Gene Simmons and Paul Stanley: A CSQ&A with the KISS Legends

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Paul Stanley and Gene Simmons at Rock & Brews in El Segundo
Photos courtesy of LA KISS, Rock & Brews

Forty years is a long time for any partnership to survive, but in the music industry, when you think about artists from four decades ago, it’s nearly always in the past tense. Not so with Gene Simmons and Paul Stanley. The founders and remaining original members of KISS are forging full-steam ahead on the heels of the band’s induction into the Rock and Roll Hall of Fame with this summer’s 40-year anniversary, 42-city U.S. tour, with a stop at The Forum in Los Angeles on July 8. Although the output of new material has ebbed, the pair have been plenty busy – together and separately – with multiple projects, including reality television, memoirs, musical theatre, films, a music label, a new line of restaurants, and bringing football back to Los Angeles. 
CSQ What was the impetus for not only putting your energy behind an Arena Football League team in Los Angeles but branding it LA KISS?

Gene Simmons It happened quite naturally. We were asked to play the AFL Arena Bowl. And then we became enamored with the AFL and found that there was no football team of any kind in Los Angeles. Opportunity knocked. We answered.

CSQ What will people see at an LA KISS game that they can’t see at any other sporting event?

Paul Stanley We try to fill the evening with a variety of entertainment so that you’re not waiting for half time that consists of somebody running around the field dressed like a hamster. We’ve got great dancers and I don’t mean cheer ones. We’ve got BMX stunt bike riders. We’ve got a live band. We’ve got dancers suspended from the ceiling. And we’ve got a football team that looks like Marvel superheroes. And all at a price that won’t make you mortgage your house.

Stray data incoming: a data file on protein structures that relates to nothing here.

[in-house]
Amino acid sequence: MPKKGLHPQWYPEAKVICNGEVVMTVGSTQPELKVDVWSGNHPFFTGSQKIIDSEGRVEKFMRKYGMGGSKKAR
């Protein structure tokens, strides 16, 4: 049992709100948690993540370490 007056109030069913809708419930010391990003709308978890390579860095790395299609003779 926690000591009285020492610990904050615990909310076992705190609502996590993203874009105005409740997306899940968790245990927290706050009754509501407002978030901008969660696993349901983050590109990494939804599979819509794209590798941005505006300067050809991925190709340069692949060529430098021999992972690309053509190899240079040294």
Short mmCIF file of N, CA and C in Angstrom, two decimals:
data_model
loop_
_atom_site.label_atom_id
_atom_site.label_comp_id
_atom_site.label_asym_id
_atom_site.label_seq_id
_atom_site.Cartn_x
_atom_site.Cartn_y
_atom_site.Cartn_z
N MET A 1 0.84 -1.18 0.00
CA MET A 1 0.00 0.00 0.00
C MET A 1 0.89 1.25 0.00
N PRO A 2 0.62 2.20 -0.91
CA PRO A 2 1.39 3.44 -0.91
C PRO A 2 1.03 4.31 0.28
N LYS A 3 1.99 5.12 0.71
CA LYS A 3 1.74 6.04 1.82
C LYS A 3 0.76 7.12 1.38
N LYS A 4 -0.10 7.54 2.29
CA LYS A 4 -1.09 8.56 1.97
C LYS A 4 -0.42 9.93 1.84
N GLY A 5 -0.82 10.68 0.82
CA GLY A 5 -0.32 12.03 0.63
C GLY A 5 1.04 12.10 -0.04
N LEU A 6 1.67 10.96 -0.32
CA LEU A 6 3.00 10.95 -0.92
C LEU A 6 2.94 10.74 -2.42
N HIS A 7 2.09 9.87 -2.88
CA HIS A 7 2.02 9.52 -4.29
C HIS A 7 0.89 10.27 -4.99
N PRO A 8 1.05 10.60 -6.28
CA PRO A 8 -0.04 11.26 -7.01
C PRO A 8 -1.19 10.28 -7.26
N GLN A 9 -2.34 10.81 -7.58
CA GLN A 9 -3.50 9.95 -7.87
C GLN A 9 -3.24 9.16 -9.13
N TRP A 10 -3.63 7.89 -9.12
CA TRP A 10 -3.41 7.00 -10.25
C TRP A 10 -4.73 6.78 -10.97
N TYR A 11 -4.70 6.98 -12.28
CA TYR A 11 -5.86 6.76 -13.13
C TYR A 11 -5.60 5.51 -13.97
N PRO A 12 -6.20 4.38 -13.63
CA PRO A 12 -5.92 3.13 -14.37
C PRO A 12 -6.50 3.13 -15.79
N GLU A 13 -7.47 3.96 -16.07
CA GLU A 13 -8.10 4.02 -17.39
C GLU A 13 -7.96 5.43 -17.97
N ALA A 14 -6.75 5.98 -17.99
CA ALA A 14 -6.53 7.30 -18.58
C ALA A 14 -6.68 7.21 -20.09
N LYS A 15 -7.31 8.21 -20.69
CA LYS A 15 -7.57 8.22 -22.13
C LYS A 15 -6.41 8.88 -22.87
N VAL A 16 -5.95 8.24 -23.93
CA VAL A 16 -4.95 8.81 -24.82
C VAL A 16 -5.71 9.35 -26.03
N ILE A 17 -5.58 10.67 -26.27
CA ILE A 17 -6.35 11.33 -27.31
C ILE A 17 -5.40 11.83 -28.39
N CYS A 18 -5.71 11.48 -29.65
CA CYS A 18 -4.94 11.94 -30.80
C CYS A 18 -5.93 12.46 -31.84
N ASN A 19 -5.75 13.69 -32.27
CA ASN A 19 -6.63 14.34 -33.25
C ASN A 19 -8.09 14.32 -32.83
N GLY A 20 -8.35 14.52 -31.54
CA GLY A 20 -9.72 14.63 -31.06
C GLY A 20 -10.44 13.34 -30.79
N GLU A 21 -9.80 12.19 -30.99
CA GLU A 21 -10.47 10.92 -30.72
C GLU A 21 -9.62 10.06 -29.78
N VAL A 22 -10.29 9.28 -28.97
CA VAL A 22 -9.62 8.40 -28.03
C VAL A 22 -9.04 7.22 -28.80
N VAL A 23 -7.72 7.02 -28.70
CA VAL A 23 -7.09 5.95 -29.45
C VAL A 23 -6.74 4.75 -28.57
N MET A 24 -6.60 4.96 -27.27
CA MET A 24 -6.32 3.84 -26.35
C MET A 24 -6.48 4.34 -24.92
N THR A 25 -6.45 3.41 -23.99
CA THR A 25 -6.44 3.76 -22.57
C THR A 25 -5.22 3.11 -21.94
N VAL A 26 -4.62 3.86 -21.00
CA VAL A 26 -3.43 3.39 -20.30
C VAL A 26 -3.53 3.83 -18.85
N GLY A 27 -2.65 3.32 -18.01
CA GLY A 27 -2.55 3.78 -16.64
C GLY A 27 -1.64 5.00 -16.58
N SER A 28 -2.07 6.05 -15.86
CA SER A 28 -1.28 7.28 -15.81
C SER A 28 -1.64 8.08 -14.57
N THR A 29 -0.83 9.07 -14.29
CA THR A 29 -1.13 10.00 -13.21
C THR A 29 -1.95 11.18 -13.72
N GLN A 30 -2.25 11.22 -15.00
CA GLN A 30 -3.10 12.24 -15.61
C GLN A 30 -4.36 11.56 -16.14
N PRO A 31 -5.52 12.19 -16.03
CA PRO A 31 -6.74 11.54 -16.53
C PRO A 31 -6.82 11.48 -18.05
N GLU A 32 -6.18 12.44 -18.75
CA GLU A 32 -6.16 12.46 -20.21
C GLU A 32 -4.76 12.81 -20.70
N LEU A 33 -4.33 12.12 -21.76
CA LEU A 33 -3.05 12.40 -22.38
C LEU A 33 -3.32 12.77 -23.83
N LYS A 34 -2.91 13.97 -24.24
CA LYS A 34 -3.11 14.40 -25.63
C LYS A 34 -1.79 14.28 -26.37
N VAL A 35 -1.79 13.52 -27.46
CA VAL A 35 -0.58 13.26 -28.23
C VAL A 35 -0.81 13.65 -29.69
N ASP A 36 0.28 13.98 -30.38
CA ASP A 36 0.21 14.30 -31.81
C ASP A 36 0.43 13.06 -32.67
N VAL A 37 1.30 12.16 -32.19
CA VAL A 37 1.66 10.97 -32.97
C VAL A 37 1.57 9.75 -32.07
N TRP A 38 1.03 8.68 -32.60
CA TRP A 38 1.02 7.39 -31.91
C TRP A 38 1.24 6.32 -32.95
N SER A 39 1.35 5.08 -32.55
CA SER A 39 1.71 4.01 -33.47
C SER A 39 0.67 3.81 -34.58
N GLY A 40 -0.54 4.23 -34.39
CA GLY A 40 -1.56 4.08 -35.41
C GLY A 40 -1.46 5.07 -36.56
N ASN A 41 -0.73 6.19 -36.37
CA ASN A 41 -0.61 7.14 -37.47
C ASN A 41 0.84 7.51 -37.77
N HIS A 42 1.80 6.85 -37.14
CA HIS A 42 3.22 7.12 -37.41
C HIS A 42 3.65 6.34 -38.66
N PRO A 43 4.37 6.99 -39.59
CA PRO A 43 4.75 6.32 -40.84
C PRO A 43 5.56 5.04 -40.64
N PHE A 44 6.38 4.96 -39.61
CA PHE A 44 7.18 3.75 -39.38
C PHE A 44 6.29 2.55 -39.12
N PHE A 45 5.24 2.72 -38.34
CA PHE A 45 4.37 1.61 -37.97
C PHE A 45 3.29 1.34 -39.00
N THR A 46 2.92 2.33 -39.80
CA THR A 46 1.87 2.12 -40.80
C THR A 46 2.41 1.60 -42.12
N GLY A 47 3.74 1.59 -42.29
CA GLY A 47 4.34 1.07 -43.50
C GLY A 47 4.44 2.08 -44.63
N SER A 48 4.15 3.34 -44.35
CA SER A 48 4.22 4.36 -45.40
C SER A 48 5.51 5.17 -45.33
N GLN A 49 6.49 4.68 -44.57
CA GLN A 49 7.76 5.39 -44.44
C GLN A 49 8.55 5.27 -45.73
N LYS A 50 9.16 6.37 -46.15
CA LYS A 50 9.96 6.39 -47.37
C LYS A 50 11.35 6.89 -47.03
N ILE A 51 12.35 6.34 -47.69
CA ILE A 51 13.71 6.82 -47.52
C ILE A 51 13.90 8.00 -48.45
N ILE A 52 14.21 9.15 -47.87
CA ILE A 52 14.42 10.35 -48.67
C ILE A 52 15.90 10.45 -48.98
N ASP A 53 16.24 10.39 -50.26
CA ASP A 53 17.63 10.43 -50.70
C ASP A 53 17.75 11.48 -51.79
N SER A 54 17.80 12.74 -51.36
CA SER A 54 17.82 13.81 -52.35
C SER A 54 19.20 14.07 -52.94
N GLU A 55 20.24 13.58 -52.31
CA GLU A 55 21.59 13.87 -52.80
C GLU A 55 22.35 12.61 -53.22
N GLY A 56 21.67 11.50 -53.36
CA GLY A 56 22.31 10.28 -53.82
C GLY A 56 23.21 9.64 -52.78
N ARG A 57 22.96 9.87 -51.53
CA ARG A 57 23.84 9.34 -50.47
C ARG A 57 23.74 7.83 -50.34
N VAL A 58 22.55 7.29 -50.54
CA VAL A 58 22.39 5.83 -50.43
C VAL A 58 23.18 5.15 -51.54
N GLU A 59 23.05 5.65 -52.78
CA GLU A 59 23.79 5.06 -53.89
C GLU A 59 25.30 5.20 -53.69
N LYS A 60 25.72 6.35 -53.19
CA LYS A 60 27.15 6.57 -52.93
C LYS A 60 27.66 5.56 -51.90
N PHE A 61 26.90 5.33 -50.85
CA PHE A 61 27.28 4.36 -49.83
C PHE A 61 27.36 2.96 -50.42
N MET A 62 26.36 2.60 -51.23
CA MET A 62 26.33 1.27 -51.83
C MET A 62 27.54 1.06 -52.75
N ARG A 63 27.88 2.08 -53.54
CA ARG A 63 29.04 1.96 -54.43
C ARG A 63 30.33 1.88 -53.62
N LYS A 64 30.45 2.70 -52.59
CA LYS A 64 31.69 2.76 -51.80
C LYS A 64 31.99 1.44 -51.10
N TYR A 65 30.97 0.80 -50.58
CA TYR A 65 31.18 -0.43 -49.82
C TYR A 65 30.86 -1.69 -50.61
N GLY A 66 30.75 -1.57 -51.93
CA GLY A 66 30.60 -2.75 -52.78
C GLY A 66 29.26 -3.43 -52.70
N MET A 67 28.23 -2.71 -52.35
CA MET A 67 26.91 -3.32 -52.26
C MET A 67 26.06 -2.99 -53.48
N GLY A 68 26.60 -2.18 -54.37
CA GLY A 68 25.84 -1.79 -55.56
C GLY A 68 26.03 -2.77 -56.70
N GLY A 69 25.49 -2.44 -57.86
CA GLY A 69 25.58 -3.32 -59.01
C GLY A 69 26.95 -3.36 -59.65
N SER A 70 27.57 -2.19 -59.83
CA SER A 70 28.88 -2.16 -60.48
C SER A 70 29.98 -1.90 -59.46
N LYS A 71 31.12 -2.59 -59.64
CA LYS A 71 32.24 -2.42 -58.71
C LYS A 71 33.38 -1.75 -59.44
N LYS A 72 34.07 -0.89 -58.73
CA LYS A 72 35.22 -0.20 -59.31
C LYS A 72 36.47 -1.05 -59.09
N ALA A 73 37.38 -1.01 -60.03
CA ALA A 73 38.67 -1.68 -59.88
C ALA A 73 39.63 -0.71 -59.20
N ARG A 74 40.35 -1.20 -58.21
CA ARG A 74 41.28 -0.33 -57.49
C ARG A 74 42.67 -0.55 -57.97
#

CSQ How involved are you in decisions related to the team (i.e., uniforms, personnel, in-game entertainment)?

Gene We are involved in all the facets, without crossing the lines into certain managerial and coaching areas, which is best left to the professionals. Having said that, Paul designed the helmets and LA KISS Girls outfits.

CSQ How would you compare the lifestyle of professional athletes and professional musicians? Did either of you ever have aspirations to pursue sports?

Paul Most musicians are wimps. To do what I do takes discipline, hard work, and constant training. My injuries, including torn rotator cuffs, torn knees, and a hip that had to be replaced with titanium, says it all. I am a warrior, not a wimp.

CSQ Who were your sports idols growing up?

Gene I come from the dinosaur era. Mickey Mantle. Joe Namath. I always wanted sports figures that were stars on and off the field.

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Paul Stanley and Gene Simmons in the spotlight

CSQ What initially attracted you to each other musically?

Gene I was immediately taken by Paul’s talent. He was not necessarily taken by mine, at least initially. But when we started the band 40 years ago, once we marched forward, we marched forward as one.

CSQ What is particularly special about still being able to perform these songs after 40 years?

Gene The astonishing thing is how generation after generation of new fans keeps coming to our shows. From five years old to 55.

CSQ What do you feel has been the band’s biggest contribution to the music industry?

Gene We raised the bar and expectations of anyone attending any kind of live music event. Country, rap, and especially rock. When you see any band, from Garth Brooks to Paul McCartney, using pyrotechnics live, where do you think they got that from? Air Supply?